from Wiktionary, Creative Commons Attribution/Share-Alike License
- n. the state of being insistent
- n. an urgent demand
- n. The forcing of an attack through the parry, using strength
from the GNU version of the Collaborative International Dictionary of English
- n. The quality of insisting, or being urgent or pressing; the act of dwelling upon as of special importance; persistence; urgency.
from The Century Dictionary and Cyclopedia
- n. The act of insisting; urgent or persistent maintenance of an opinion, principle, right, or the like; perseverance in pressing or supporting anything.
- n. Persevering action; demonstrative persistence; pertinacity.
from WordNet 3.0 Copyright 2006 by Princeton University. All rights reserved.
- n. the state of demanding notice or attention
- n. continual and persistent demands
- n. the act of insisting on something
Sorry, no etymologies found.
This insistence is the more striking because a number of critics — most passionately and recently Harold Bloom — have associated Shakespeare with the rejected Falstaff, and Hal with the narcissistic young Earl of Southampton, whom Shakespeare may have courted in the first part of his love-sonnet sequence.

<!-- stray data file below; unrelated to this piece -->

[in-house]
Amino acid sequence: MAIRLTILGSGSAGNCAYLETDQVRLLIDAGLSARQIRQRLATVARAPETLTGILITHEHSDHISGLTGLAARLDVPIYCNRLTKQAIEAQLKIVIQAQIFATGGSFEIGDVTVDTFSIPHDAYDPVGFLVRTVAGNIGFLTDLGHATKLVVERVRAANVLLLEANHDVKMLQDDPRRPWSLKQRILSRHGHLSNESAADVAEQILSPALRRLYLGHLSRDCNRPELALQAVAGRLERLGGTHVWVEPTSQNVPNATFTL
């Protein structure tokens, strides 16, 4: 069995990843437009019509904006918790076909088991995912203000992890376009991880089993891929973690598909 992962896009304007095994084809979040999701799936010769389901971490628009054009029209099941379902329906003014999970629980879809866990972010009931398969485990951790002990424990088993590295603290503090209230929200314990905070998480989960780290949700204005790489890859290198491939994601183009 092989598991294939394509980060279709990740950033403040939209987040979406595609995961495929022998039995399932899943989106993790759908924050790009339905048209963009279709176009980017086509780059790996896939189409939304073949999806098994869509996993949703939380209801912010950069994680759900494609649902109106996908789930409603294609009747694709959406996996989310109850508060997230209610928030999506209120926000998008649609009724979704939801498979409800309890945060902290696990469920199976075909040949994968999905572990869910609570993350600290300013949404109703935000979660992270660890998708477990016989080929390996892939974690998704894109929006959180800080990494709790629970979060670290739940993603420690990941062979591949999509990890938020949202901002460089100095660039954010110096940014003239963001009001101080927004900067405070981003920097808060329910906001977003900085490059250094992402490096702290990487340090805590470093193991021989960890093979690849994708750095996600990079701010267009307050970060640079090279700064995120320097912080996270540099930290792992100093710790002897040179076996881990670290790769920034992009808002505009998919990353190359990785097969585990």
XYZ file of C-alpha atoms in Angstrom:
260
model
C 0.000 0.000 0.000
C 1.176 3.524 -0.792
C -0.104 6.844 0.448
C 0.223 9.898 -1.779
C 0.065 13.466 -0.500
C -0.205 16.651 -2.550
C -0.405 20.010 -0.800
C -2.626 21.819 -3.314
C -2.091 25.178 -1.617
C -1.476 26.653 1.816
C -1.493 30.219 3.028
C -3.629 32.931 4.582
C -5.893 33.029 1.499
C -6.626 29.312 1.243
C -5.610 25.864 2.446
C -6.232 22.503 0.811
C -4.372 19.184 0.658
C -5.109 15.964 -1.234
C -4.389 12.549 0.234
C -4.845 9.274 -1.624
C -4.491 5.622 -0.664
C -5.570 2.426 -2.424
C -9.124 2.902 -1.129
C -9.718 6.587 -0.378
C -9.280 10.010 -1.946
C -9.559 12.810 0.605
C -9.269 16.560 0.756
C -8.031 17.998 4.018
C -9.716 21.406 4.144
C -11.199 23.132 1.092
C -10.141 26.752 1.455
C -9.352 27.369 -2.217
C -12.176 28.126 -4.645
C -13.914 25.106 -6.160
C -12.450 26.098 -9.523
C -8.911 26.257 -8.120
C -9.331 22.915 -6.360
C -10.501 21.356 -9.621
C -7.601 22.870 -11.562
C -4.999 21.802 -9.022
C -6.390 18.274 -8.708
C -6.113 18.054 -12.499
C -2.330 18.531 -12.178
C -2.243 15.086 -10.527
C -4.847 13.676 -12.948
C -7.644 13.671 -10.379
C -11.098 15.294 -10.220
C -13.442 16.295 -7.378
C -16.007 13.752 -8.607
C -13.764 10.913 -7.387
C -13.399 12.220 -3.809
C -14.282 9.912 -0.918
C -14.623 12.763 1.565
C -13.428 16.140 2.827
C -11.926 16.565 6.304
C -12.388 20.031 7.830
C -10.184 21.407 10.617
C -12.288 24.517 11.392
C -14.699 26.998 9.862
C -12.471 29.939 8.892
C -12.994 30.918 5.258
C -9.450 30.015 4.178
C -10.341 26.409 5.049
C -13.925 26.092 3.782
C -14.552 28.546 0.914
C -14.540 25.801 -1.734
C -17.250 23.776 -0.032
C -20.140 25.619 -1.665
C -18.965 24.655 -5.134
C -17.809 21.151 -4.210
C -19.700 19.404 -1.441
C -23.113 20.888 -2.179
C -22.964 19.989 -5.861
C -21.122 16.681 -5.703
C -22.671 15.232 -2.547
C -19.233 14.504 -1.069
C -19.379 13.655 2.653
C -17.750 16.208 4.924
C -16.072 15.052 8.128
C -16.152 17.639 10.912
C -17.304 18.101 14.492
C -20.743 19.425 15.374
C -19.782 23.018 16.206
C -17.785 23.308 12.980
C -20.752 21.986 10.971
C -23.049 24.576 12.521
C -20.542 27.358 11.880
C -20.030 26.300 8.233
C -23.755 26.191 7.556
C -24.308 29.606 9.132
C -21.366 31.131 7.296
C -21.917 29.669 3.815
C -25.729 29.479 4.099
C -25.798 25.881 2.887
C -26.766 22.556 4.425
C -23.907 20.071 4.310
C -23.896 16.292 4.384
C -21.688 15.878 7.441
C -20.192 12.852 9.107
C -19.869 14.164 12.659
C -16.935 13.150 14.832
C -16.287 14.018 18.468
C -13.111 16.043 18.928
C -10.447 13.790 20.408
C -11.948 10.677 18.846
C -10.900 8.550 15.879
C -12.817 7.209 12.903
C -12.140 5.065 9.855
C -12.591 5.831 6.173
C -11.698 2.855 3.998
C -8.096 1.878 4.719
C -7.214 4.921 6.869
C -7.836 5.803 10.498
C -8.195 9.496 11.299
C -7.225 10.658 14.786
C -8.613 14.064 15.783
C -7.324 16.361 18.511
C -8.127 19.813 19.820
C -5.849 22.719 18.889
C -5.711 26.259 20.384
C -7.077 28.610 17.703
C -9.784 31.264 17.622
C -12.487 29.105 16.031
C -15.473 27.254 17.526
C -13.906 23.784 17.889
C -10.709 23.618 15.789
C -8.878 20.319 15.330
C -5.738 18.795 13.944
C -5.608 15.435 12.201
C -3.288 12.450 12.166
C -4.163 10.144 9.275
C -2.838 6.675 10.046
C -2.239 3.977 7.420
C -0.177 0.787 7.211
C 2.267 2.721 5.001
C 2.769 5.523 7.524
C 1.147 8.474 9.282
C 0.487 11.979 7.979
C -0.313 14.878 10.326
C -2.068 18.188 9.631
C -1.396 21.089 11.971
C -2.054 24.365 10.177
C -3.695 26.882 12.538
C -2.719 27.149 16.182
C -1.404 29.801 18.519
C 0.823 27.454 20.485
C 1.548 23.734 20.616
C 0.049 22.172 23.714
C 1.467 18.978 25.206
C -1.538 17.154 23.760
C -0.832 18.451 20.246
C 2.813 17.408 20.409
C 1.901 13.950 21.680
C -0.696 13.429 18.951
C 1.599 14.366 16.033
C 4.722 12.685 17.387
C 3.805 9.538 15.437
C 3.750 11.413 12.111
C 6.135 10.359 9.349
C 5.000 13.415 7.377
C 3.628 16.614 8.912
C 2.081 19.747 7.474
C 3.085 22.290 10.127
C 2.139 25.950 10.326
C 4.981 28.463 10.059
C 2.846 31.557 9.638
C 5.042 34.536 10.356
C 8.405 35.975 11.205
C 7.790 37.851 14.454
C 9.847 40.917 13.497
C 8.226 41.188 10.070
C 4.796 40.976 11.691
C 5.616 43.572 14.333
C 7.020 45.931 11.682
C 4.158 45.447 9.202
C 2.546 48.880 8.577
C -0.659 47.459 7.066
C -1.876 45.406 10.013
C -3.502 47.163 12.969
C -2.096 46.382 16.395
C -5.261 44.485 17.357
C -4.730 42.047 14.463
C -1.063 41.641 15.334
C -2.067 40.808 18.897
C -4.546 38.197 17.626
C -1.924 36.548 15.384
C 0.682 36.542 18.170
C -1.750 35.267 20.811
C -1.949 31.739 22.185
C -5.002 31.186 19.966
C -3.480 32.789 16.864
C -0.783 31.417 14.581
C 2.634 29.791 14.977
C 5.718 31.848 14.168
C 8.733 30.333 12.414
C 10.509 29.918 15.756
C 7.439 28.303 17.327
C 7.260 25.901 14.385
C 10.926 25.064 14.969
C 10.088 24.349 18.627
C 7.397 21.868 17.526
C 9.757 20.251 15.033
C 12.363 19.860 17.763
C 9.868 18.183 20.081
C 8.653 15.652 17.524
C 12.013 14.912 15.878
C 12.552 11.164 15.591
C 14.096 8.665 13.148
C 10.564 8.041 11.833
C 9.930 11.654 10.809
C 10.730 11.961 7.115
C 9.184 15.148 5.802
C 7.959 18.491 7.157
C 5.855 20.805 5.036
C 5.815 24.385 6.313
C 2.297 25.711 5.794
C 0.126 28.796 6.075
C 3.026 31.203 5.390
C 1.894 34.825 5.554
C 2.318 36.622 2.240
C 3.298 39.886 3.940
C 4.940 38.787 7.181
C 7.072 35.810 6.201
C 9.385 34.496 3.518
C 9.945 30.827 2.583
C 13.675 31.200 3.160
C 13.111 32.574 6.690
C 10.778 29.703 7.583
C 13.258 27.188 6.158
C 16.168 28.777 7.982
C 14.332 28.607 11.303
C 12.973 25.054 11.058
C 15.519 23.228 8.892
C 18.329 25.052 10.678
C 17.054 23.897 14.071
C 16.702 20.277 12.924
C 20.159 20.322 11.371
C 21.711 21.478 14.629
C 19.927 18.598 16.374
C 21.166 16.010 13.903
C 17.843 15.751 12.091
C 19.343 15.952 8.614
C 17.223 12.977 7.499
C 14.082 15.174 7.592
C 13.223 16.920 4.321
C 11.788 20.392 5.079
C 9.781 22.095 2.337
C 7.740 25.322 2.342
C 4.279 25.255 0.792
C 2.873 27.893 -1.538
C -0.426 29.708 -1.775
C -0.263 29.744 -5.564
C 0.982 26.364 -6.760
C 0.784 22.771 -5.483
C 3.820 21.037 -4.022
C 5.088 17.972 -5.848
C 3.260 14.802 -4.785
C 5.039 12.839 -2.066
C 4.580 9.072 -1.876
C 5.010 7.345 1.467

To this end, Israel's challenge and insistence is a deliberate attempt to change the law.
They told him, with a certain insistence, that was half appeal for belief, half challenge for contradiction, how much they were going to enjoy their idleness.
"She does not wish to speak with you, and your insistence is insult."
But the administration's "ideological insistence" is one that Thiessen's former boss presumably shared, since the Bush administration prosecuted hundreds of terrorism-related cases in civilian court, with an 88 percent conviction rate according to NYU's Center for Law and Security.
Because A: Obama despite the media's insistence is NOT God, and B?
There are probably contingency plans for war with Canada, even war with aliens from anothere galaxy, but I bet the idea that we may actually have to leave Iraq at Iraqi insistence is viewed as too unpatriotic to even consider.
His insistence is that voters focus on the top of the ticket (McCain).
At the same time, this quality of aesthetic insistence is contrary to the nature of an aesthetic judgment which presents itself as something singular and instantaneous.
Silent Urns, Ferris arrives at some crucial formulations which complicate the de Manian reading and demonstrate that insistence is the perhaps the best way to characterize the relationship between Kant and
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